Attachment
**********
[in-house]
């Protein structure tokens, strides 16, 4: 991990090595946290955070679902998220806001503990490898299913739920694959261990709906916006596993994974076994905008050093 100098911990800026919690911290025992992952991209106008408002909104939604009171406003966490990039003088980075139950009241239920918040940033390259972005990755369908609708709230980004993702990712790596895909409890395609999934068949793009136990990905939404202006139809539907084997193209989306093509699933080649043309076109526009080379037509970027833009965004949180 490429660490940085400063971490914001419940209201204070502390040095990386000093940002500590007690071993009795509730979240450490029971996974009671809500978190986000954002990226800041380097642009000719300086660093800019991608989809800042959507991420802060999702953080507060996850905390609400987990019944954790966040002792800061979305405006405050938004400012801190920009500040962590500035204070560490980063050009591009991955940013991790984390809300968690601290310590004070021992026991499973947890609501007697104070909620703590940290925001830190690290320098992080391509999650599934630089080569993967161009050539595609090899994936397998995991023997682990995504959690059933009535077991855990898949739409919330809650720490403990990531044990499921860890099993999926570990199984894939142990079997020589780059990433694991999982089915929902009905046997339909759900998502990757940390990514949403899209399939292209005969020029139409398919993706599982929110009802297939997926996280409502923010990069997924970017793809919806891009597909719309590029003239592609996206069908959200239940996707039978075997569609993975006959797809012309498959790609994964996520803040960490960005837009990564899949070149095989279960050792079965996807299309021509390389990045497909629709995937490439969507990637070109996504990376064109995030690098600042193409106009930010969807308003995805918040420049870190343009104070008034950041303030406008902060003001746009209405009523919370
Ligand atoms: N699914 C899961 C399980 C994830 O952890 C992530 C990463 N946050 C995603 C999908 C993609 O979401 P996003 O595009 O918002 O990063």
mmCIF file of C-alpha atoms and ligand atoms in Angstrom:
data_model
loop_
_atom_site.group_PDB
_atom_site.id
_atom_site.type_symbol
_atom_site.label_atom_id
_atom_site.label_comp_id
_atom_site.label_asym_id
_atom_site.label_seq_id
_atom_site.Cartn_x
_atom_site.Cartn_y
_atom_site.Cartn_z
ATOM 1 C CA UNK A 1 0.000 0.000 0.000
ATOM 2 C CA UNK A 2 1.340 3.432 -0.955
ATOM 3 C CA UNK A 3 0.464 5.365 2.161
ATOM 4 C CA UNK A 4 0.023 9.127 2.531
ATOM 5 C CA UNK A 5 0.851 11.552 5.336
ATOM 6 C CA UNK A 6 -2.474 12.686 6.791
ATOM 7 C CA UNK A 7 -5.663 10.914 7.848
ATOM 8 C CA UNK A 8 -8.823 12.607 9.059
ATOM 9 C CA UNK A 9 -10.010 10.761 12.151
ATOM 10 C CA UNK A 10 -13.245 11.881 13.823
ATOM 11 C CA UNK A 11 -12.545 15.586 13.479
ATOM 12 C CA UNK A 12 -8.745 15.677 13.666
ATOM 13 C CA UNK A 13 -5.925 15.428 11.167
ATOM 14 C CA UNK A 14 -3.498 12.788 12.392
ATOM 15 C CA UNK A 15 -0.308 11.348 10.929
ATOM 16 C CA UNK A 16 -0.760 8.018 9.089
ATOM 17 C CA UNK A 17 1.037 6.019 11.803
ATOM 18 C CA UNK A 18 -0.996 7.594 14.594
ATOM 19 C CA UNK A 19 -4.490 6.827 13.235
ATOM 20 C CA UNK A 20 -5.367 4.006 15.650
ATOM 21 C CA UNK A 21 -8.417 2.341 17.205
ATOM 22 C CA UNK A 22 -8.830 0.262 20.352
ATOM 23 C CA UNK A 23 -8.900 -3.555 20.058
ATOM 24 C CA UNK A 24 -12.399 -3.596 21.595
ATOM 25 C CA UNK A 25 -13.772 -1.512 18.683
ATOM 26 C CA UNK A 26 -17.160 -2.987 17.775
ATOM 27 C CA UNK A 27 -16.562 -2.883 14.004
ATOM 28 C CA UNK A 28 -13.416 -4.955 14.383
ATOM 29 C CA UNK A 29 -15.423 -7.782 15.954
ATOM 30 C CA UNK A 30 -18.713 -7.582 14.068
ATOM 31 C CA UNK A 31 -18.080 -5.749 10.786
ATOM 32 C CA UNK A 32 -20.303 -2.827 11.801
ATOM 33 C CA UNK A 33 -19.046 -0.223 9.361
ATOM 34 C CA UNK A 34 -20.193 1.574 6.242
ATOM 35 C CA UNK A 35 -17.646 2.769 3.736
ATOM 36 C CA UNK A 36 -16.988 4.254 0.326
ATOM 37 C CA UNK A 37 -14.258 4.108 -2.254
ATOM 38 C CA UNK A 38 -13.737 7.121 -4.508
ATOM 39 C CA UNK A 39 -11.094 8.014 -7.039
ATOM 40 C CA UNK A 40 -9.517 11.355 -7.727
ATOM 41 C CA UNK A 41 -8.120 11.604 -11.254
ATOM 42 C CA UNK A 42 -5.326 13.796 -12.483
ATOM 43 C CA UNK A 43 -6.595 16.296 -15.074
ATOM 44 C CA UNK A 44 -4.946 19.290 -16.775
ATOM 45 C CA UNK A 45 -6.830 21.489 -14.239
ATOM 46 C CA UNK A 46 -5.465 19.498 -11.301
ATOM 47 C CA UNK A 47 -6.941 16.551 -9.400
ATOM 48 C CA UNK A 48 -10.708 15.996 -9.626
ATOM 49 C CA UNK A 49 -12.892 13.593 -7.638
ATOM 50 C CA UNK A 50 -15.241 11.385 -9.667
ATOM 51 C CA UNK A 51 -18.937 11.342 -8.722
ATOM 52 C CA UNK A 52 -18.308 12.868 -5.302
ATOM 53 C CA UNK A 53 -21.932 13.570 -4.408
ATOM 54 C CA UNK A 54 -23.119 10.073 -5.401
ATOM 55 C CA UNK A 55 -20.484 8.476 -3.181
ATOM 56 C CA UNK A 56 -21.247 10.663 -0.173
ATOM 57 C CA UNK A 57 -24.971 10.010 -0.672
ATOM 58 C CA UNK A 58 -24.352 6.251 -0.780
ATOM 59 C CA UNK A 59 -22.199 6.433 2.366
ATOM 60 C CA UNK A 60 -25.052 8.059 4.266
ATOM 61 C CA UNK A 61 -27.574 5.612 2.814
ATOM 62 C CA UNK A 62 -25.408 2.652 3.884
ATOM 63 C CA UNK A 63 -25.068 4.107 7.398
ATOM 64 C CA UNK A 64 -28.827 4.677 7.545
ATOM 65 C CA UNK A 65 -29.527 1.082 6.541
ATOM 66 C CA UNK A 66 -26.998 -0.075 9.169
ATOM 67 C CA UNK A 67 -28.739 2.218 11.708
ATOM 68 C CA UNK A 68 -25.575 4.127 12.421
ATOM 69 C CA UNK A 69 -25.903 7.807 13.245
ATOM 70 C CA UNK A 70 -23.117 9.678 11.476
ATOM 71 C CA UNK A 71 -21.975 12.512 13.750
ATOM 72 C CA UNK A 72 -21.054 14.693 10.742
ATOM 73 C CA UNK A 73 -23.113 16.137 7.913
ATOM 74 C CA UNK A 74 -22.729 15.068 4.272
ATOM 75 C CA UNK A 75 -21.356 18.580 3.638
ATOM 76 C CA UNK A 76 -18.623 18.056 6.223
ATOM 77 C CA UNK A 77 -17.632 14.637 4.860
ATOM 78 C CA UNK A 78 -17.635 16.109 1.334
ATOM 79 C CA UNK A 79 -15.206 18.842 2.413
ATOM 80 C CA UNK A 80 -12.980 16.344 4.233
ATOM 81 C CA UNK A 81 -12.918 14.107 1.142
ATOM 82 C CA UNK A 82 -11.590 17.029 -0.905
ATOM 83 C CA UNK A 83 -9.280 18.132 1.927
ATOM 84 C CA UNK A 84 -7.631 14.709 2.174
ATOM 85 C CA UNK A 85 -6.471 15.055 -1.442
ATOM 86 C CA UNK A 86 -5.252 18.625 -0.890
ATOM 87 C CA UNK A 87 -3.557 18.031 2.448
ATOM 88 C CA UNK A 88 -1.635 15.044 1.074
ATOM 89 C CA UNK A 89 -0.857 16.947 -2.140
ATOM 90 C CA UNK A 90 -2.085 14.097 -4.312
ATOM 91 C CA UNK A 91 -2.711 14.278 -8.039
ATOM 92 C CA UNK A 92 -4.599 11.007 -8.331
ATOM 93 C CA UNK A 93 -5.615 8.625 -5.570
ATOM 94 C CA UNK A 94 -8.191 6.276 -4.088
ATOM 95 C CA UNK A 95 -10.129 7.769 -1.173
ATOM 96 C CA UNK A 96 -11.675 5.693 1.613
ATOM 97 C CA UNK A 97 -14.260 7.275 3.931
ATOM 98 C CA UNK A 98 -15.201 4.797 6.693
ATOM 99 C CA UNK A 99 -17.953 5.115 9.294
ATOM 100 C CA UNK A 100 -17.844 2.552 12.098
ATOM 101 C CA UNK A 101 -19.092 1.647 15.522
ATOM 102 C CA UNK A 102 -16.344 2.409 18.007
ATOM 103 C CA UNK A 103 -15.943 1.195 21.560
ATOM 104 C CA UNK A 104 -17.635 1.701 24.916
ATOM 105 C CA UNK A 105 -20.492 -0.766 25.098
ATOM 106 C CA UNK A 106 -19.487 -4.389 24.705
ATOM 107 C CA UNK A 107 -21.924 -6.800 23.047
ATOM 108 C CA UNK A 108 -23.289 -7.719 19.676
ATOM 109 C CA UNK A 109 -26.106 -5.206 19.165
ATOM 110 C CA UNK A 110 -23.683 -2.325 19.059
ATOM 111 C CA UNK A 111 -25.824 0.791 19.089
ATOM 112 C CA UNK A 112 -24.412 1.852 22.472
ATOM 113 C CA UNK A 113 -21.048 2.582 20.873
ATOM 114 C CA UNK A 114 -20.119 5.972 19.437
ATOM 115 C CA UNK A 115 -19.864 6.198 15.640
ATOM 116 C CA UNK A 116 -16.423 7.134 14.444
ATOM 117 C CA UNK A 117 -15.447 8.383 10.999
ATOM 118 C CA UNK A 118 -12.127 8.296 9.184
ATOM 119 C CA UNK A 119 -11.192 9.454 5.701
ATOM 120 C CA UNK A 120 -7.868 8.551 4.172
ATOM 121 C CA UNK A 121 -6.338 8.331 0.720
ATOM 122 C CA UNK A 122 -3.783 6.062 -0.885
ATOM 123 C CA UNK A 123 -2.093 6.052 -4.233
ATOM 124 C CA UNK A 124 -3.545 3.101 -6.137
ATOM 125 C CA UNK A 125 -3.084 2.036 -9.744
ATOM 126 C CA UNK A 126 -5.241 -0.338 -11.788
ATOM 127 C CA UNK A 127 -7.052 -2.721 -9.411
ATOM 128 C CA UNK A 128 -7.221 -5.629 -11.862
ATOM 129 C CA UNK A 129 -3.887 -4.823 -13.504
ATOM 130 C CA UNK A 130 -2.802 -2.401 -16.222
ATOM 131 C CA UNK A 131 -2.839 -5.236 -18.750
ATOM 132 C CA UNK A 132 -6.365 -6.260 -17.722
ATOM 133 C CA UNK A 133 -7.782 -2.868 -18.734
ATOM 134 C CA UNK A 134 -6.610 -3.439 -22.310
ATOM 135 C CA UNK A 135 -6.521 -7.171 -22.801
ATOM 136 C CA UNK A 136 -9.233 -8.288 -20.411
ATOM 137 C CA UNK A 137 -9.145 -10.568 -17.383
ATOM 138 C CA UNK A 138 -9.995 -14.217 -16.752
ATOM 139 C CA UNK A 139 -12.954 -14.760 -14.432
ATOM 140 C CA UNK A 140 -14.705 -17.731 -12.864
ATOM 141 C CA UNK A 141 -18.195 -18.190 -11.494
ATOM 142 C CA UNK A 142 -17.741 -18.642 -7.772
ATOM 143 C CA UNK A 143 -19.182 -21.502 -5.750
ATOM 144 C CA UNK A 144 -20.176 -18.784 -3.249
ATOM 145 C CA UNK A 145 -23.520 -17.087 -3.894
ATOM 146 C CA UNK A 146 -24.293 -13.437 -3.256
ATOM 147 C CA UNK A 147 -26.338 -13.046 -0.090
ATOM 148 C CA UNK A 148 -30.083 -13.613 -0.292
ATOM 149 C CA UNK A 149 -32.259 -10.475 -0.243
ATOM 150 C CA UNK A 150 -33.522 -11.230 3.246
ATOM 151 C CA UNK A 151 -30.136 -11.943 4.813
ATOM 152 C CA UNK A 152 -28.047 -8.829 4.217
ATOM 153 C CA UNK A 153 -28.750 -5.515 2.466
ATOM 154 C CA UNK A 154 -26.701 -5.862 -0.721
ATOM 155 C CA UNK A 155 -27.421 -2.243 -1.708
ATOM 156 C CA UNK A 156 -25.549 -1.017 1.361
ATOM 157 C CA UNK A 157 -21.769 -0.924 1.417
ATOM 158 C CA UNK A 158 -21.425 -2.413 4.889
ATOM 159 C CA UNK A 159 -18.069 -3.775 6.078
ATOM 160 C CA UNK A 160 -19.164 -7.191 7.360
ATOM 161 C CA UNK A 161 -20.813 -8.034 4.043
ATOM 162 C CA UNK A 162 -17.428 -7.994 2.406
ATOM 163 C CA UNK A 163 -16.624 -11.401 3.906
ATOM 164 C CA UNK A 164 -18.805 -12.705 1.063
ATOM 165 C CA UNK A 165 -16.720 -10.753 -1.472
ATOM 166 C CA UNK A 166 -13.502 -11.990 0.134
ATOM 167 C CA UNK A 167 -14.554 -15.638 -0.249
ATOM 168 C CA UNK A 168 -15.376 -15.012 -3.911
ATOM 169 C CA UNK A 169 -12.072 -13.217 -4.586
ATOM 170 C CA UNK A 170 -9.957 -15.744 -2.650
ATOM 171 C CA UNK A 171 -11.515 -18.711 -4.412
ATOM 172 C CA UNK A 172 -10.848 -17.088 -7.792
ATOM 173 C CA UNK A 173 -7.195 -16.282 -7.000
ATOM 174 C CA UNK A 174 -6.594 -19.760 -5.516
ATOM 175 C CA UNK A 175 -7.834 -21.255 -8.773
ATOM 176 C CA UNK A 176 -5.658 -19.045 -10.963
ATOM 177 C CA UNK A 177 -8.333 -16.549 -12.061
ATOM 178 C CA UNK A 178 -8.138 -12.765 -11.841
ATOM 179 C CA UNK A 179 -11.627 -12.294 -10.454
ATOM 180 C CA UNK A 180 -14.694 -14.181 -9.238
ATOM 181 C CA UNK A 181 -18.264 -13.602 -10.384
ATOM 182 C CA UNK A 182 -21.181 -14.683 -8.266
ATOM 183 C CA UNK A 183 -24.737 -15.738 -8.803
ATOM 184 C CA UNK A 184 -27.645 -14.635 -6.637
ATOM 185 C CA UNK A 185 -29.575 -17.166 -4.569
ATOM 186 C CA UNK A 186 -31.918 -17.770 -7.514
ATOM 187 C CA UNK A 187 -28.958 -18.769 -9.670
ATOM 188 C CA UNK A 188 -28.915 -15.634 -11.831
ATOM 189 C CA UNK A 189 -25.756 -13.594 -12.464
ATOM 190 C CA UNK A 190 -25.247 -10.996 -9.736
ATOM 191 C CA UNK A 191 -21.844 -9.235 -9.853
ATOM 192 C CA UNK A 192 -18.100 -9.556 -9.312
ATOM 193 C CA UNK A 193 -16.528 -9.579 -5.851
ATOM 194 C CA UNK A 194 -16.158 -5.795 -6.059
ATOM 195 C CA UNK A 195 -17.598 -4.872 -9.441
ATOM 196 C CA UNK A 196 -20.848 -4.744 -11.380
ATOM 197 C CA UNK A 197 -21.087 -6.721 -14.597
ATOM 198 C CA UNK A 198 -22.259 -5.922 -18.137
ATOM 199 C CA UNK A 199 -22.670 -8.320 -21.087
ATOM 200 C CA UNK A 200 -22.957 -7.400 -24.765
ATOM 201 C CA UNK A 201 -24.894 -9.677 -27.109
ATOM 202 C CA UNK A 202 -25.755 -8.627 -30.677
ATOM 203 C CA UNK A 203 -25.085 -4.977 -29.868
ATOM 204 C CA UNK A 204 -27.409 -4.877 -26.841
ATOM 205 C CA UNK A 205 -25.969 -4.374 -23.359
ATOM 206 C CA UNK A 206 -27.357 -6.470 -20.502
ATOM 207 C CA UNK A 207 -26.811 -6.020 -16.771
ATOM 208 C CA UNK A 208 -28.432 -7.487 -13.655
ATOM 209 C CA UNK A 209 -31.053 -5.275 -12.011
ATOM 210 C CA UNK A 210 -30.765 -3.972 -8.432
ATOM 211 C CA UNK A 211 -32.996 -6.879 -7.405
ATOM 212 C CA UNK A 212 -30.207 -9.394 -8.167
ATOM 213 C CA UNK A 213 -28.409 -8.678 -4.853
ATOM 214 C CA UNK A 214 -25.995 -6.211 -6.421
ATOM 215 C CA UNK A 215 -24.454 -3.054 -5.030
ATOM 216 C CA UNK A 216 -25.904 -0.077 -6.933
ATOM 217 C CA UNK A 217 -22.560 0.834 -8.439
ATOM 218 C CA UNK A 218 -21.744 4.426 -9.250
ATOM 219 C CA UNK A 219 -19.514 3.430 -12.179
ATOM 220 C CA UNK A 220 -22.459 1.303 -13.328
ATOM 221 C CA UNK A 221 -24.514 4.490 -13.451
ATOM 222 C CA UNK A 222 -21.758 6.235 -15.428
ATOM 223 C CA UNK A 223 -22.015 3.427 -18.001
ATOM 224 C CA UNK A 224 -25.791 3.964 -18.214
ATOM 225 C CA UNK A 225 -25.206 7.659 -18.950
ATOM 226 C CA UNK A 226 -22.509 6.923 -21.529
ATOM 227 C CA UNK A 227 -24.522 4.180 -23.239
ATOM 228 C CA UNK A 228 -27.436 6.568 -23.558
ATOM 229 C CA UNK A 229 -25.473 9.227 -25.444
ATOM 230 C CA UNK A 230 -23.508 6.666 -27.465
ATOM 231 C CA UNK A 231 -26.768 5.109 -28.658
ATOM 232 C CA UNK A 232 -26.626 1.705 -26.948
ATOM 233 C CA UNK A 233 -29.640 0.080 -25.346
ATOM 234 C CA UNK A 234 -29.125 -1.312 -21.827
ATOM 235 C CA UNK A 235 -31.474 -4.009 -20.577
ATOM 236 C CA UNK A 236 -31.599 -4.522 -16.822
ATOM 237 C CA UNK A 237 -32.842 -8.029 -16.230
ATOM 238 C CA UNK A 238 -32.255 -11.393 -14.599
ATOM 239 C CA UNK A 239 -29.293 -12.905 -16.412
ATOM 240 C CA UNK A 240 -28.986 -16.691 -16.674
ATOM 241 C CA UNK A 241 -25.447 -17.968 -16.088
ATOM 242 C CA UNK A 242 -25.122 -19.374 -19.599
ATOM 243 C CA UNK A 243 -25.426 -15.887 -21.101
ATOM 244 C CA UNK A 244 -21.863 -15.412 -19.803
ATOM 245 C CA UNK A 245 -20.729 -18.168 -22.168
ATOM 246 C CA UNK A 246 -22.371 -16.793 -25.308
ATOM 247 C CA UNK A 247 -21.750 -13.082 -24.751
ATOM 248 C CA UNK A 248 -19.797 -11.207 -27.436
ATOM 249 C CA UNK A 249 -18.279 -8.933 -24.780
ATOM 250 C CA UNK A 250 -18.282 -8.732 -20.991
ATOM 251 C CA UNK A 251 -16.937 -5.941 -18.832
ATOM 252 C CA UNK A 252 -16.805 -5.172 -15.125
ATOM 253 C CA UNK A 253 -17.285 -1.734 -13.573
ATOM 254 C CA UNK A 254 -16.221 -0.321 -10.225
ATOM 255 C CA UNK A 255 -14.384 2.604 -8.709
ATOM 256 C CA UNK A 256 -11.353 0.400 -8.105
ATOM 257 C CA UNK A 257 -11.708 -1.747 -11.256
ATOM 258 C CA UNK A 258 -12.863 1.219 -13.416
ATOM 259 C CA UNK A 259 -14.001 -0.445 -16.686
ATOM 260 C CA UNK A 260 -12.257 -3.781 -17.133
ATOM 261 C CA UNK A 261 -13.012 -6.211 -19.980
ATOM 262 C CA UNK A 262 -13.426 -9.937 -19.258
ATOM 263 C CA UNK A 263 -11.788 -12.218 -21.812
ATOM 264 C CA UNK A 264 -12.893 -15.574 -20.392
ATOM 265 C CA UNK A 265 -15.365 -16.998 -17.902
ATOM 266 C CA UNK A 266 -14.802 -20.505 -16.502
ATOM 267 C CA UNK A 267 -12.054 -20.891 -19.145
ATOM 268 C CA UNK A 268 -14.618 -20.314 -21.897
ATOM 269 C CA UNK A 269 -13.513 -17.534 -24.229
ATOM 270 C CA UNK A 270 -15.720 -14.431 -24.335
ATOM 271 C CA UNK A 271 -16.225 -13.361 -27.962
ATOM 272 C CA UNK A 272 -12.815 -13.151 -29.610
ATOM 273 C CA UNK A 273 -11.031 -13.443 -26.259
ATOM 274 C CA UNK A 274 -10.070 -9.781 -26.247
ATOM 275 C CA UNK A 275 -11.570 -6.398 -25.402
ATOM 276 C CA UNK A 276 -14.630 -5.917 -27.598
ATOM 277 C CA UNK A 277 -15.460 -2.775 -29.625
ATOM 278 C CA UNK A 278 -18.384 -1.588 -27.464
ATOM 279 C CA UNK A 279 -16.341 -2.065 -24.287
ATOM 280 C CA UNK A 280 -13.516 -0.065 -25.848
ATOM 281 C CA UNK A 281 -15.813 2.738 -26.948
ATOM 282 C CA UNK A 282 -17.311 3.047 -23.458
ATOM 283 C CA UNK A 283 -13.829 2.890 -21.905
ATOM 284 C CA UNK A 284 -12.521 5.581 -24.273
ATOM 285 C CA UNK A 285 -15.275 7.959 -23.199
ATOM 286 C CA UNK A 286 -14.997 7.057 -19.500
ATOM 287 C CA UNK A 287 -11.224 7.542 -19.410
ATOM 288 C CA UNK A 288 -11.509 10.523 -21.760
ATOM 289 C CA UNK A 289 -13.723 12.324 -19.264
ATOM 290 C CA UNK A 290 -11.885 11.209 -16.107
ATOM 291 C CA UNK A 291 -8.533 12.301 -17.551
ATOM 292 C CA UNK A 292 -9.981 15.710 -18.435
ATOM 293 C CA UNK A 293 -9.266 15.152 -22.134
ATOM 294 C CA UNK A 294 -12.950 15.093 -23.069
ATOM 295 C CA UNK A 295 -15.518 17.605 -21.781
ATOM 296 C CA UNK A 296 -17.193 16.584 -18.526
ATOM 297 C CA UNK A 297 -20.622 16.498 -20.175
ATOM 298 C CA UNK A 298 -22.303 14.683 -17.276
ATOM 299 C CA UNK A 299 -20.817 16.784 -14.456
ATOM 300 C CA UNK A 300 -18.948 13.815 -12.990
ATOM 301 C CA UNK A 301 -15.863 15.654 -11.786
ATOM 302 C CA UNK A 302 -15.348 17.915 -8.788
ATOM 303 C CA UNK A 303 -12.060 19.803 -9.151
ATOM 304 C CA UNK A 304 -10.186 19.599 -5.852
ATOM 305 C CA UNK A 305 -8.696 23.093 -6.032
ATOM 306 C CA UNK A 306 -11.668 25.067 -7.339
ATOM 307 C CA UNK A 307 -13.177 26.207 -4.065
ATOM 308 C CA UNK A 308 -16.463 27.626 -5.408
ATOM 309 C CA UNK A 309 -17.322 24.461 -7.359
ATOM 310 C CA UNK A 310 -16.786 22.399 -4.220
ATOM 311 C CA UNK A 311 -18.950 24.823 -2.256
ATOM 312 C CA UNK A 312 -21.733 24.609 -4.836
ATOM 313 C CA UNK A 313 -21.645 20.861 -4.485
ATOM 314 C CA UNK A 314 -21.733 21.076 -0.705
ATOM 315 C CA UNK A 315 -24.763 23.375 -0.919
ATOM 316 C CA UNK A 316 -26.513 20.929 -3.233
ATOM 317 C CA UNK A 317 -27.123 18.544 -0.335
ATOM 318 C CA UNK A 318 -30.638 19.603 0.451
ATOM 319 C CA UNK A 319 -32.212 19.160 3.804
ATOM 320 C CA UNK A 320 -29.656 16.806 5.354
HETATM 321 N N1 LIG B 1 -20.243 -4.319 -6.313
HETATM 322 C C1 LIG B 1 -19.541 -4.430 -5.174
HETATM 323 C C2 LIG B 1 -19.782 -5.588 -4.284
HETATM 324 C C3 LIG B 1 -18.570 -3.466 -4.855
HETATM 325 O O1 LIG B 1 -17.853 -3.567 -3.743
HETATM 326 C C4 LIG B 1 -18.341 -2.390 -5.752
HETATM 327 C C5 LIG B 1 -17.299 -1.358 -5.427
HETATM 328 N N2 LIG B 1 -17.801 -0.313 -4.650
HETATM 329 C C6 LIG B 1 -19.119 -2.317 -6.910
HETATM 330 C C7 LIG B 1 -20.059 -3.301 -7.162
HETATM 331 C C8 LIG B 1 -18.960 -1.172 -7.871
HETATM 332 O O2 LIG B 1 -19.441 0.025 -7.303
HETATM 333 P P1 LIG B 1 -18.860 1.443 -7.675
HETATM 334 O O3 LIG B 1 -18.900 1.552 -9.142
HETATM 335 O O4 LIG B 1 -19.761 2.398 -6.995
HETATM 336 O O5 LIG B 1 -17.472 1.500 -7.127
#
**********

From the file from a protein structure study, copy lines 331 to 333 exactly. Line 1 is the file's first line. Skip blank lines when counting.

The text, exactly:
ATOM 315 C CA UNK A 315 -24.763 23.375 -0.919
ATOM 316 C CA UNK A 316 -26.513 20.929 -3.233
ATOM 317 C CA UNK A 317 -27.123 18.544 -0.335